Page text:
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TO CORRESPONDENTS.

THE PENTWYN REGATTA.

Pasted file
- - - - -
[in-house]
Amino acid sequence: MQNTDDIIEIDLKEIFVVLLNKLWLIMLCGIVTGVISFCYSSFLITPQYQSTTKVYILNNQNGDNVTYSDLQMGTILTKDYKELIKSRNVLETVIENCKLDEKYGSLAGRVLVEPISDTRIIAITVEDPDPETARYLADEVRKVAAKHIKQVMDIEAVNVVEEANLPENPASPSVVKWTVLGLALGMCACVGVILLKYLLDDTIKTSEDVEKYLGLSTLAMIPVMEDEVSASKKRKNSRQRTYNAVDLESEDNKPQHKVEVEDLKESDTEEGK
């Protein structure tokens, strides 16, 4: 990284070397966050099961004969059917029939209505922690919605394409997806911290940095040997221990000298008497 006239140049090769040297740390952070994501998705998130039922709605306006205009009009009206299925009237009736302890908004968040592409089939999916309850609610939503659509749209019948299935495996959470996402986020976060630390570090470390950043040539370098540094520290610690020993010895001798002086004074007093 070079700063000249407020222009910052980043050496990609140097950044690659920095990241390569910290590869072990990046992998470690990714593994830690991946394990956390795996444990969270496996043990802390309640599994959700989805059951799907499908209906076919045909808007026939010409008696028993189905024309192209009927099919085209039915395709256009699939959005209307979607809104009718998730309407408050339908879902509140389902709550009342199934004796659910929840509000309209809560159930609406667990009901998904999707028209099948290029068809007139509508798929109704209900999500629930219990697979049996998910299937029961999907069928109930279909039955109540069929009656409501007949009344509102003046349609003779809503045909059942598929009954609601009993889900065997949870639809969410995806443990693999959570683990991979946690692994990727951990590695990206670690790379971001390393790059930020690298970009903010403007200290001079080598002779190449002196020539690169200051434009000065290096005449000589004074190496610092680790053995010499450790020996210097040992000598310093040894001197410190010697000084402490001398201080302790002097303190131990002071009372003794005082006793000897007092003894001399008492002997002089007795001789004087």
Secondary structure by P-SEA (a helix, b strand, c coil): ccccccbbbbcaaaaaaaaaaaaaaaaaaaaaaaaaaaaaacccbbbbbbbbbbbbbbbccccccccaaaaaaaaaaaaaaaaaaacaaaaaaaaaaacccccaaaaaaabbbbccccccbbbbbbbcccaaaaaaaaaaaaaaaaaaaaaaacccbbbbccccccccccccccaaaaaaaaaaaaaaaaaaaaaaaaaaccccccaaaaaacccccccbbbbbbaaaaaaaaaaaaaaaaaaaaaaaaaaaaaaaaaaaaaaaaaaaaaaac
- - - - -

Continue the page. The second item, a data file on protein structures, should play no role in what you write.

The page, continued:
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THE PENTWYN REGATTA. THIS great annual event came off on Thursday last, and was a most decided success. For many weeks past the public have been anxiously awaiting the day, and even before the commencement of this week every available vehicle in the town was engaged for the occasion. The day was beauti- fully fine, the air having been greatly cleared and the dust considerably abated by the rain which passed over the town on the previous (Wednesday) evening. The sun, however, shone down from a t cloudless sky with an intensity almost equal to the heat of an Indian climate, and as the great crowds proceeded towards the Pant Station, either walking or in the 'busses, it was quite evident +'>y would have wished the day to be somewhat cooler, and that many bottles of cider and ginger pop would be consumed during the hours of the race, both as a means of slacking the thirst of the assembled thousands, and, also, cooling for the while their scorching brows. The ladies, too, sported their "parachutes" with a malicious glee, and numerous, indeed, were the young men who envied their fair friends or "cousins" the prive- lege they enjoyed of shading themselves from the sun with that light, tiny, and yet most useful composition of silk, steel, wire, and fancy wood The male sex, however, might carry their umbrellas, and many of them did so, too. But then the great bore of constently holding up that large un- wieldy shade, and the warmth of ones hands from constantly keeping a tight hold of the thick handle, and the difficulty of guarding your umbrella from being smashed or carried away while you pressed through the crowd to get a good view of the race, and the vexatious annoyance arising from the said umbrella frequently catching in the slender veil of a passing lady's hat or bonnet â all those are things which leave a very large" black mark against the utility of umbrellas on a very warm day. And, indeed, en resume, we don't wonder that the unprotected gentlemen should feel jealous of the more fortunate females, who, some- how or other, generally have a better means of guarding themselves from too gr .i.t heat during the summer, than those of the "rougher sex." We wish-in our anxiety for the" benefit of the public," of which the young gents form a large part!âthat those admirable little "parachutes" would become the fashion for both sexes and we don't see any reason why the contrary should be- as it really is-the rule of fashion Agitate the question, young men and against our ne^ Regatta you may be able to sport your little green shade with as much independence as those mono- polising females But, en passant, we must not wander away from the Regatta We are on the road to the Pant Station. Thanks to that most omnipotent little coin, called by the driver a "bob," we have got a seat on the 'bus, and we look down with compassion on the unfortu- nates who trudge along on foot. Ecce signum t, _q i? what a noise and bother We must drive along almost at a snail's pace, if we wish to prevent run- ning over some of the emigres in the crowds about us. Vive what a number of people turn out on a jour clejete What a motley crowd panted along the road to the Pant on Thursday last The dashing shop boy, and the neat looking mil- liner the rough hewn labouring man, and his strong-looking fair co-partner the scorched-faced ironworker, and crisp-cheeked tip-girl the aban- doned bully from China," and his equally de- praved inamorata the oily-headed ginger-bread man, and his red-faced" Juliet;" the ragged little urchin who cries out cigar lightsâcigars here 1" the perspiring little gamin who bores you to buy the 'kreckt card of the race, names of the boats, crews, and reg'lar colors the blind bareheaded man appealing in that tone of mock-piety so well assumed by such individuals, as they appeal to the passers-by for a copper for the poor blind man -all those different characters were to be met with on the way to the Pant Station on Thursday, and therefore, it can be easily imagined that the passage of vehiclesâespecially 'bussesâto the station was not an easy or uncritical matter. But, on arrival at the Pant, it was there the real shoving, and crushing, and scorching had to be endured. Numbers were waiting for the different trains to take them to Pentwyn, and the rush for tickets was very great. After much difficulty we n procured that indispensible little bit of a square blue card, with the necessary words imprinted thereon, and then, after more considerable trouble, we suc- ceeded in squeezing ourselves into one of the railway carriages. Here we waited for some time among a crowd of panting, puffing, and perspiring males and females, who enjoyed quite as much of a Turkish bath as they could have got at the offices in Merthyr. At length the big engine gave the warning screech or whistle, the railway porters bustled about driving back the too-late intruders, and we, with thankful hearts, felt ourselves drawn along by the hissing monster towards the great scene of the day's ultimatum. After some minutes endurance of the most suffocating pressure and almost insupportable heat, we at length arrived at our journeys end, and with joyous feelings beheld THE GROUNDS AND LAKE, towards which all were streaming along. Here, sistc viatur on the brink of the excited scene, and let us enjoy a quiet perspective of the sights around us Here let us view nature and some of the souls that people her surface and here at the entrance let us pop ourselves down on the green sward, and enjoy a good view of the lake, with those on and about it. The crowd still passes us on, surging, and wheeling, and humming, and blowing, the females with the large crinolines and heavy shawls staggering for- ward like so many jaded amazons following in the wake of a retreating army. and their faces bearing a ruddy hue, which, in any other instance, one might think to be the tinge of grog blossoms." The men also push onward. some lightly and with seeming ease, others heavily and with apparent difficulty. Handkerchiefs of every colour are in frequent requisition, and the pleasure seakers wipe away the big spots of sweat from their brows, only to make room for others larger and more weakening. On yonder road comes a long line of cars, cabs, "flies," and han'soms, with difficulty breaking a passage through the crowds, the lucky folks inside enjoying the scene with real gusto, and the sun-burnt drivers outside shouting, and cursing, and threatening, and puffing, and beating those around, and "ge-who-o'ing" to their tottering horses to go ou faster. Then there is a. rush by the crowd, and some of those outside drop an umbrella, or a parachute, or a kid glove, or perhaps a silver coin, to have it trampled upon and demolished by those behind. But-the thousand pass on and we still sit in the same spot!âwe who should be first amongst the most forward! -1CC, who should mind neither crush nor heat, nor bustle, but should pay attention only to our own metier for the result of which thousands will be seeking on the morrow, and, which, we pledge our honest word, is quite enough of a task by itself Frolt, Pudor we must not tarry for it vs approaching the hour, and Euge the boats are now muster- ing for the first race. VV e push on, then, and find our- selves on the brink of the lake. Here the scene is. all animation. Firstly the clear water of the lake itself is dotted at intervals with crowded boats, the merry crews forgetting everything except the scene of the moment, and the enjoyment thereof. Around the place, where the boats are placed which are to run for the first prize of the day, there is a very anxious crowd of lookers-on, from the midst of which lusty cheers frequently issue. Then, nearer home the canvass tents are arranged, the occupants of URHINLI SRO r« RV»*T h'M 4-V.I- ,1 t